631 F2d 1189 Fury Imports Inc v. Shakespeare Company
631 F.2d 1189
FURY IMPORTS, INC., a New York Corporation, Plaintiff-Appellee,
SHAKESPEARE COMPANY, a Delaware Corporation, Defendant-Appellant.
United States Court of Appeals,
Dec. 3, 1980.
John L. Britton, Frank J. Sinagra, Miami, Fla., Max Wildman, Chicago, Ill., Howard & Howard, James H. Geary, Kalamazoo, Mich., for defendant-appellant.
Corlett, Merritt, Killian & Mascaro, E. S. Corlett, III, Kenneth L. Ryskamp, Miami, Fla., for plaintiff-appellee.
Appeal from the United States District Court for the Southern District of Florida.
Before RUBIN and POLITZ, Circuit Judges, and POINTER*, District Judge.
ON PETITION FOR REHEARING
The application for rehearing directs our attention to Guard-Life Corp. v. S. Parker Hardware Manufacturing Corp., 50 N.Y.2d 183, 428 N.Y.S.2d 628, 406 N.E.2d 445 (1980), a decision apparently reported after the opinion in this case was prepared, and urges that the Guard-Life opinion establishes a rule of New York law that would require a different analysis from the one made in our opinion.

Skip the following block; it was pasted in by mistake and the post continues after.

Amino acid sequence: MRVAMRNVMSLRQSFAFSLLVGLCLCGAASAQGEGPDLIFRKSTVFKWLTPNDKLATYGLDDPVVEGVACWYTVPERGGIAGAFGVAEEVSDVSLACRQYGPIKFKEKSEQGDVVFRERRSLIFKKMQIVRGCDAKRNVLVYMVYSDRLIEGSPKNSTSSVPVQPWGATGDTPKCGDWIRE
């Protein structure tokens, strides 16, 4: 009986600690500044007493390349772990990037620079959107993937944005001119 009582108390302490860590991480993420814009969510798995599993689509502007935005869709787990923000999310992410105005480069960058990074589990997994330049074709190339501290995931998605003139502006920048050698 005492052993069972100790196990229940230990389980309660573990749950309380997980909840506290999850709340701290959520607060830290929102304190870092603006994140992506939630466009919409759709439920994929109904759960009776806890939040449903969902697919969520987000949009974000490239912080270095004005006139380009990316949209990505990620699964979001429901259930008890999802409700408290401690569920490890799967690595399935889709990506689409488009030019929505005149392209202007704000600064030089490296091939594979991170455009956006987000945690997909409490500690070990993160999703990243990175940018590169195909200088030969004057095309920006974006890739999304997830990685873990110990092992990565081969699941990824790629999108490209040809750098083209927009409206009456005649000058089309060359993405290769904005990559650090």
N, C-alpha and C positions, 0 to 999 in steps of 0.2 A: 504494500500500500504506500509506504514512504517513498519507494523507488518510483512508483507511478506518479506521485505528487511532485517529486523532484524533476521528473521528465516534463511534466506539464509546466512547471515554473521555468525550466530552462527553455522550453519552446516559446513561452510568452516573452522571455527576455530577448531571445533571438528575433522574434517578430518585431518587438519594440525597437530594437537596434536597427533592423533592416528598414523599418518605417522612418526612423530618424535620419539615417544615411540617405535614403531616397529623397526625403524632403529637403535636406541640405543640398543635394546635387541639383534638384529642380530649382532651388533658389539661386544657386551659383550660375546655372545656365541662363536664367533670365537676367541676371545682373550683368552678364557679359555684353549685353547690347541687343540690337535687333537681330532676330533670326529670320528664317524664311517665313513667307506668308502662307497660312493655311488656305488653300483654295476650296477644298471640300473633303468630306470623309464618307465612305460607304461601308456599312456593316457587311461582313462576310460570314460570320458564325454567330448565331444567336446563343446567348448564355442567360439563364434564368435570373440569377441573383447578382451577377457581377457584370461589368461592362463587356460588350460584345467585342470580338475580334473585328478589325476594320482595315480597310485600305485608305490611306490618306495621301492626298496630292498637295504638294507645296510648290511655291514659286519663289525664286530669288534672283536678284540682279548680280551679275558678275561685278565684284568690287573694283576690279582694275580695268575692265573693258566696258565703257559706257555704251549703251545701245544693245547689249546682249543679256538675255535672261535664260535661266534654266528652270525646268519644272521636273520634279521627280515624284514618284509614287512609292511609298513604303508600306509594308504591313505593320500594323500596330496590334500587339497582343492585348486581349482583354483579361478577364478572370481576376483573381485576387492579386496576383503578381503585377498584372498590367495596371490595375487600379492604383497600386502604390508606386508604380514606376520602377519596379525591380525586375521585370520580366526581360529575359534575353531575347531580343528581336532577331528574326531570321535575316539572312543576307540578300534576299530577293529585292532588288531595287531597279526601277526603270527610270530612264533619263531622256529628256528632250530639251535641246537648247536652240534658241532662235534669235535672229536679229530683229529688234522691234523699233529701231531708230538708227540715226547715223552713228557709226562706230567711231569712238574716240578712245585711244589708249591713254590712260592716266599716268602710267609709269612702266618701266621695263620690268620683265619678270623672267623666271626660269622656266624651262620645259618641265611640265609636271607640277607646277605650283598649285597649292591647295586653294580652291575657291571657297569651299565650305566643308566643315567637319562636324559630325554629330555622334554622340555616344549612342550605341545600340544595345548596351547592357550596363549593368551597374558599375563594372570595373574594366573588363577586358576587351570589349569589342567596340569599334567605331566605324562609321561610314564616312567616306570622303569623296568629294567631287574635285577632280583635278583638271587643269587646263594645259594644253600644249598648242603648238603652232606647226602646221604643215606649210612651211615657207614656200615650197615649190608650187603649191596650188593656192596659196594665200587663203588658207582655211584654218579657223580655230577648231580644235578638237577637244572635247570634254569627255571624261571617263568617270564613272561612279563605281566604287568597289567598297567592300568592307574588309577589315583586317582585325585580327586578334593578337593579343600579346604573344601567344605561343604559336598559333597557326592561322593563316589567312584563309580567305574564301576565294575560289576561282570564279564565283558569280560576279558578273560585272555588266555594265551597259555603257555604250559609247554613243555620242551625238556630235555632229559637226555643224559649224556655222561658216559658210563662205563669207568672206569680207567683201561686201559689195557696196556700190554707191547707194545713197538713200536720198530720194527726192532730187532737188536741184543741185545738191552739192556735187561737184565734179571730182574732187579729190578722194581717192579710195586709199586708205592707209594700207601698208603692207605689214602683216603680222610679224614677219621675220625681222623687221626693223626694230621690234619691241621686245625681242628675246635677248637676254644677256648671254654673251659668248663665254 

It is unnecessary to set forth all of the facts and issues in Guard-Life. The court there considered a claim for tortious interference with contract rights, but did not deal with the question of when the statute of limitations on such a claim commences. Although it implies, apparently contrary to indications in some of the New York cases cited in our opinion, that New York does not recognize a cause of action for interference with contractual relations not constituting inducement to breach, as distinguished from a cause of action for inducing contractual breach, it does so under a rubric that apparently embraces both concepts by adopting this definition of the tort from the Restatement (Second) of Torts:
intentionally interfering with a contract or a prospective contractual relation of another ...
Restatement (Second) of Torts § 766 (1977).
If we apply this concept to the present case, we come to the same result. The cause of action for "intentionally interfering with a contract" (sometimes called tortious inducement to breach of contract in the prior New York cases, decided before the Second Restatement was adopted in 1977) accrues only when damage is suffered. A change of name alters neither the fragrance of the rose nor the time when a cause of action accrues for a tort whose name alone has been changed.
For these reasons, the application for rehearing is DENIED.
District Judge of Northern District of Alabama, sitting by designation